• Back lit
  • calm
  • Evening
  • lower thirds
  • Natural
  • natural frames
  • Natural Light
  • outdoors
  • Playful
  • Rim Light
  • Rule of thirds
  • silhouette
  • Sunset
  • Trees
  • Walking
  • Wide

The story behind the image

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New Zealand’s experience of the pandemic has been, for want of a better word, choppy. We have had months on end without a single case in the country, and we have had several months-along lockdowns. Operating as as wedding photographer during this time has been, well, choppy.

In spite of endless wedding date changes and cancellations and the frustration associated with that, there have also been some great times too. Many weddings DID proceed, and others proceeded in unique ways. Elopements, micro-weddings, and 2-3 part weddings become commonplace. In a way, the pandemic has been good for the wedding industry. It’s turned tradition on its head. It’s thinned the field of bad actors. It’s shown us all what’s possible when you are forced to decide what is important to you.

This engagement shoot was during one of the partial lockdowns. The couple were from the USA and were in New Zealand working in the Auckland hospital. They took an afternoon off and met me at the ferry terminal to travel to Waiheke Island, a popular vineyard-centric island 45 minutes from Auckland.

The exact location is at the far end of the island, and it was the first time I had been there. It was a real photographer’s playground, with 360 degree views, trees, rocks, and rolling hills. Of course, we timed the shoot for the hour before sunset.

Some shoots just work so well. Things go your way, the couple are natural with one another, the weather cooperates, and the light plays ball. This was one of those shoots. This particular image has been given several accolades, but there are so many more from this shoot that are just as epic.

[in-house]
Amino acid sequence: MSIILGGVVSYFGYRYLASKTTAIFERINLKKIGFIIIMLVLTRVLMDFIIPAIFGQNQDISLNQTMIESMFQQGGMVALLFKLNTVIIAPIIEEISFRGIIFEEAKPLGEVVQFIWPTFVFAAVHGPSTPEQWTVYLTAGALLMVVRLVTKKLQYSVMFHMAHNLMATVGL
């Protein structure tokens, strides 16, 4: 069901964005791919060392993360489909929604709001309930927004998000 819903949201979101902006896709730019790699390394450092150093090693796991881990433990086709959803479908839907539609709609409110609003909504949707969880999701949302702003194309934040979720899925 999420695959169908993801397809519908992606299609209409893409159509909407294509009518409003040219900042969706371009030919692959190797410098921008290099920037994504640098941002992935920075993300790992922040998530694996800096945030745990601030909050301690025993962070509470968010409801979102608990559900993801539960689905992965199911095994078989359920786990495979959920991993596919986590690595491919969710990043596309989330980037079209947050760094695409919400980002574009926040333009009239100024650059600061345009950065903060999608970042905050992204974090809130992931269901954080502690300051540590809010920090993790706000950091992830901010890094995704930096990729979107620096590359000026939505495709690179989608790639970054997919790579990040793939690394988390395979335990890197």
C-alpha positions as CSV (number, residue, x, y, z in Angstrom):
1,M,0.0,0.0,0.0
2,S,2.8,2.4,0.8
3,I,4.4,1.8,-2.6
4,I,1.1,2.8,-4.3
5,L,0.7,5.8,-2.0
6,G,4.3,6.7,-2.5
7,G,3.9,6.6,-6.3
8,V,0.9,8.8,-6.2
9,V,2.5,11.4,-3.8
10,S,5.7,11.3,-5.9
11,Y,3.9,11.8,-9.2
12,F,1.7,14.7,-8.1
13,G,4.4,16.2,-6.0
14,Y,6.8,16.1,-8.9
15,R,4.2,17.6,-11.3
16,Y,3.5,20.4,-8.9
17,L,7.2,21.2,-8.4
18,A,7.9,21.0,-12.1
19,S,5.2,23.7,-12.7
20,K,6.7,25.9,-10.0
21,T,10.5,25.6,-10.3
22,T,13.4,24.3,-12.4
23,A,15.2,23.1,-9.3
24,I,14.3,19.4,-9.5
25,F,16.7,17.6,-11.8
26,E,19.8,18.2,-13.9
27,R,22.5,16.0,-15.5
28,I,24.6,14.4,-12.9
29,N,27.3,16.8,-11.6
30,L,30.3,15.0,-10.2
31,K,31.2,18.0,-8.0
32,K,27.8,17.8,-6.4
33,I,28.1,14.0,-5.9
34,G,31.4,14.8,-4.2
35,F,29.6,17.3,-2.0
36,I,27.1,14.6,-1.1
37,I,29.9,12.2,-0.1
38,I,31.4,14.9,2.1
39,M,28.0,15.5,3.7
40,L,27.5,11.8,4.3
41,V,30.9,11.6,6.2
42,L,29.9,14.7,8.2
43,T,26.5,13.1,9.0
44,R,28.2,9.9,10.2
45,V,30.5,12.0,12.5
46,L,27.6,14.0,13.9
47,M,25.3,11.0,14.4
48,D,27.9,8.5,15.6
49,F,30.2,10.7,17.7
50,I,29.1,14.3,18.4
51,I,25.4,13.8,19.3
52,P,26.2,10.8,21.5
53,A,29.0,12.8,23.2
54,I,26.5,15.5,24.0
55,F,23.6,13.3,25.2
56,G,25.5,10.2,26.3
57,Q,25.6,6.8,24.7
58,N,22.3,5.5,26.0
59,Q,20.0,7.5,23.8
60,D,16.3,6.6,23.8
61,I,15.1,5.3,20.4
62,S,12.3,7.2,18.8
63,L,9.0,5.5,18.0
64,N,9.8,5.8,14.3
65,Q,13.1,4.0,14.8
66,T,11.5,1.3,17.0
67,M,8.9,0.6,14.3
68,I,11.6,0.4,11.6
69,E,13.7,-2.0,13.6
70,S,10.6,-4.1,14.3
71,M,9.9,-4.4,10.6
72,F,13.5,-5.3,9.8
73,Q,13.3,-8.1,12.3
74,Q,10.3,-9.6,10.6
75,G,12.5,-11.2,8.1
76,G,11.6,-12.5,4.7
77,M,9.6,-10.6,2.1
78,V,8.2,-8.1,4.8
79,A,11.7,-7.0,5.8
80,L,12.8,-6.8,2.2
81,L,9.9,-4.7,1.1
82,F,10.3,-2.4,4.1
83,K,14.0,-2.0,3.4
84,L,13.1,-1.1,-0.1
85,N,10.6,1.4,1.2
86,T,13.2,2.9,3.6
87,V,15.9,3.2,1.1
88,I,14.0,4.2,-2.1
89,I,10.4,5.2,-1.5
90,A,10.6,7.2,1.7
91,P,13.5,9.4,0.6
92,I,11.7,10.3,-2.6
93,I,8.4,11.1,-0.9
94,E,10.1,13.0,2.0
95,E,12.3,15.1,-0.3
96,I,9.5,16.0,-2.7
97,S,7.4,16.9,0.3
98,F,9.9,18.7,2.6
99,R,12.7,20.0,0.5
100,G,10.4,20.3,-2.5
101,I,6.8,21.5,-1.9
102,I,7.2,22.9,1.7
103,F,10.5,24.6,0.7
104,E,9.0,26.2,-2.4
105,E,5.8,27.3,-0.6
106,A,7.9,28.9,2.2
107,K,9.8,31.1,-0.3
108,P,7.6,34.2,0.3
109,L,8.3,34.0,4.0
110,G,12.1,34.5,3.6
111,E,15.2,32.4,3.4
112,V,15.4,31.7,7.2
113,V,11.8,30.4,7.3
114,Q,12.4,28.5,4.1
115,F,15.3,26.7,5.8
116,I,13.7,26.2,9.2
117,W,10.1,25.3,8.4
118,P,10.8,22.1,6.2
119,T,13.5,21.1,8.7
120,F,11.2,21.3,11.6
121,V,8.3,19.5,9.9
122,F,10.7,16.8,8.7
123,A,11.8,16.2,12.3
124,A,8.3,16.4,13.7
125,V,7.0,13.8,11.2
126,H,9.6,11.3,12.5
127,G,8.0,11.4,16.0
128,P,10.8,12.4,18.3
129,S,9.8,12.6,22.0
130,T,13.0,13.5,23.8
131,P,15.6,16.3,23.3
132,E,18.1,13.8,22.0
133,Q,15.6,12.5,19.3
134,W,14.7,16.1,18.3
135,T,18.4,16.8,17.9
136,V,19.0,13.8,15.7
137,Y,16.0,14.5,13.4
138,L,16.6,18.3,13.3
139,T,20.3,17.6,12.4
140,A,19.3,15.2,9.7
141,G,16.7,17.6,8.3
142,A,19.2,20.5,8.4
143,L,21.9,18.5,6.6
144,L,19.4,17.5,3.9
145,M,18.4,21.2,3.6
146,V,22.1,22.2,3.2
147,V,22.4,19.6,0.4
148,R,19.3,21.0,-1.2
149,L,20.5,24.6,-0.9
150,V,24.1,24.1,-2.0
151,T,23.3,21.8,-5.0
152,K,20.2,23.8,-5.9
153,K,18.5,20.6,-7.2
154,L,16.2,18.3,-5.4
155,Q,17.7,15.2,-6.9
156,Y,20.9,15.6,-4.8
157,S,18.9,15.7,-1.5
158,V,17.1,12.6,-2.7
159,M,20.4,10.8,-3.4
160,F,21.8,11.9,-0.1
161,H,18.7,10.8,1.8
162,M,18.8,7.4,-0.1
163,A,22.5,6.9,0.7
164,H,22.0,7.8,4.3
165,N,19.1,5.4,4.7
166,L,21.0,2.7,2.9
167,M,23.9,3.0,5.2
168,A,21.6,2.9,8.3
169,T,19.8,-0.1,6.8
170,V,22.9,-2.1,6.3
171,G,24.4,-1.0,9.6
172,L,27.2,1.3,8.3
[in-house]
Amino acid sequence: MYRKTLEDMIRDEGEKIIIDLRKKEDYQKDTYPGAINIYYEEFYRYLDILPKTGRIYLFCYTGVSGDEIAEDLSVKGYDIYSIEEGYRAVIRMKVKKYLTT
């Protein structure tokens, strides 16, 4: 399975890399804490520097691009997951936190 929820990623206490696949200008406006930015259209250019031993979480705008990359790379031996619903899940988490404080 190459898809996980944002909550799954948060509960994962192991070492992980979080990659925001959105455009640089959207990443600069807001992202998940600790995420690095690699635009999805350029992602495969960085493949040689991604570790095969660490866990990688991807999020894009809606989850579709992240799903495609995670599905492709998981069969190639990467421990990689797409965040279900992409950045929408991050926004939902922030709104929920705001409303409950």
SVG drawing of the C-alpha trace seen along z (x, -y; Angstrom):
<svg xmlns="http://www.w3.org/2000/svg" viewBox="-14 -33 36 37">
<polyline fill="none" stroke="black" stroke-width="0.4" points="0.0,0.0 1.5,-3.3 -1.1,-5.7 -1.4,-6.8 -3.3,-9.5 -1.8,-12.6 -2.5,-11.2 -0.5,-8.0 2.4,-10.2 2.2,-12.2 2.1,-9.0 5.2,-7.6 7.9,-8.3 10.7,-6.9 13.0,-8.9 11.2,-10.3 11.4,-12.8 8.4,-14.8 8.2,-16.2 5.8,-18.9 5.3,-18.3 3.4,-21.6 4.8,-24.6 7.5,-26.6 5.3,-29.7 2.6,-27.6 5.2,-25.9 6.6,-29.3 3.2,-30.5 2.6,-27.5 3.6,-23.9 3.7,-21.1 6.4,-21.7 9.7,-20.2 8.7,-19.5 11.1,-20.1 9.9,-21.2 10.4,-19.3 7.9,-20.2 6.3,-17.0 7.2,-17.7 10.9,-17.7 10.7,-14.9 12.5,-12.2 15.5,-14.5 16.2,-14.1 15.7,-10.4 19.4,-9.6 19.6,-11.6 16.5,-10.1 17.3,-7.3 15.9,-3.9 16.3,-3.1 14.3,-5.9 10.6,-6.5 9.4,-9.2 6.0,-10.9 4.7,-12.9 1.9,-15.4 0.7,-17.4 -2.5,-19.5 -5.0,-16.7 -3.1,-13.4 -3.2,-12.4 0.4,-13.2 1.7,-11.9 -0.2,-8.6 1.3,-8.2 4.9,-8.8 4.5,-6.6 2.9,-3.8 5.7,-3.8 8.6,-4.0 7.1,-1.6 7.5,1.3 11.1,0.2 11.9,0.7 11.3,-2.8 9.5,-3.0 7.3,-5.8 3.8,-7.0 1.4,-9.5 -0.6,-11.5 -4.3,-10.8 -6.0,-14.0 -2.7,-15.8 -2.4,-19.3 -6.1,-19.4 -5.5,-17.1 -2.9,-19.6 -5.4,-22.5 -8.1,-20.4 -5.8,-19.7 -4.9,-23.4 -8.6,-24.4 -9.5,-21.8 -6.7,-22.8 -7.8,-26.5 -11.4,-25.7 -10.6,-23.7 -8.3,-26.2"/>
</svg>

This was taken near the end of the shoot right as the sun was going down. It’s a good example of how it takes much more than one strong element to make a strong image. This image has the trinity of moment, light and composition.
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Describe how you spoke to your subject(s)

While my approach is very unposed, I’m constantly talking to the couple, cheering them on and encouraging them. I would have asked Arun to jump up onto that rock. I would have made sure I was in place with my composition dialed in, then would have asked Lauren to go join him on the rock. From there, the exact moment happened naturally. I would have taken 20+ frames of her making her way up the rock, then many more once they were on the rock. But as often happens, the best images are the in-between moments; the moments that are the most natural.

My approach to direction is to make it as informal as possible. To almost hide my directions in regular conversation. So we would have been talking about something irrelevant to the shoot, and I would have asked Arun to head up onto that rock, then carried on with the conversation. The less the couple are in their own heads, the better, so I try to minimise directions; I want to avoid every reminding them that this is a photoshoot. I want them to feel like they’re enjoying an amazing sunset with their love. I want my presence to be a by-the-by, not a hindrance.

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What did you say?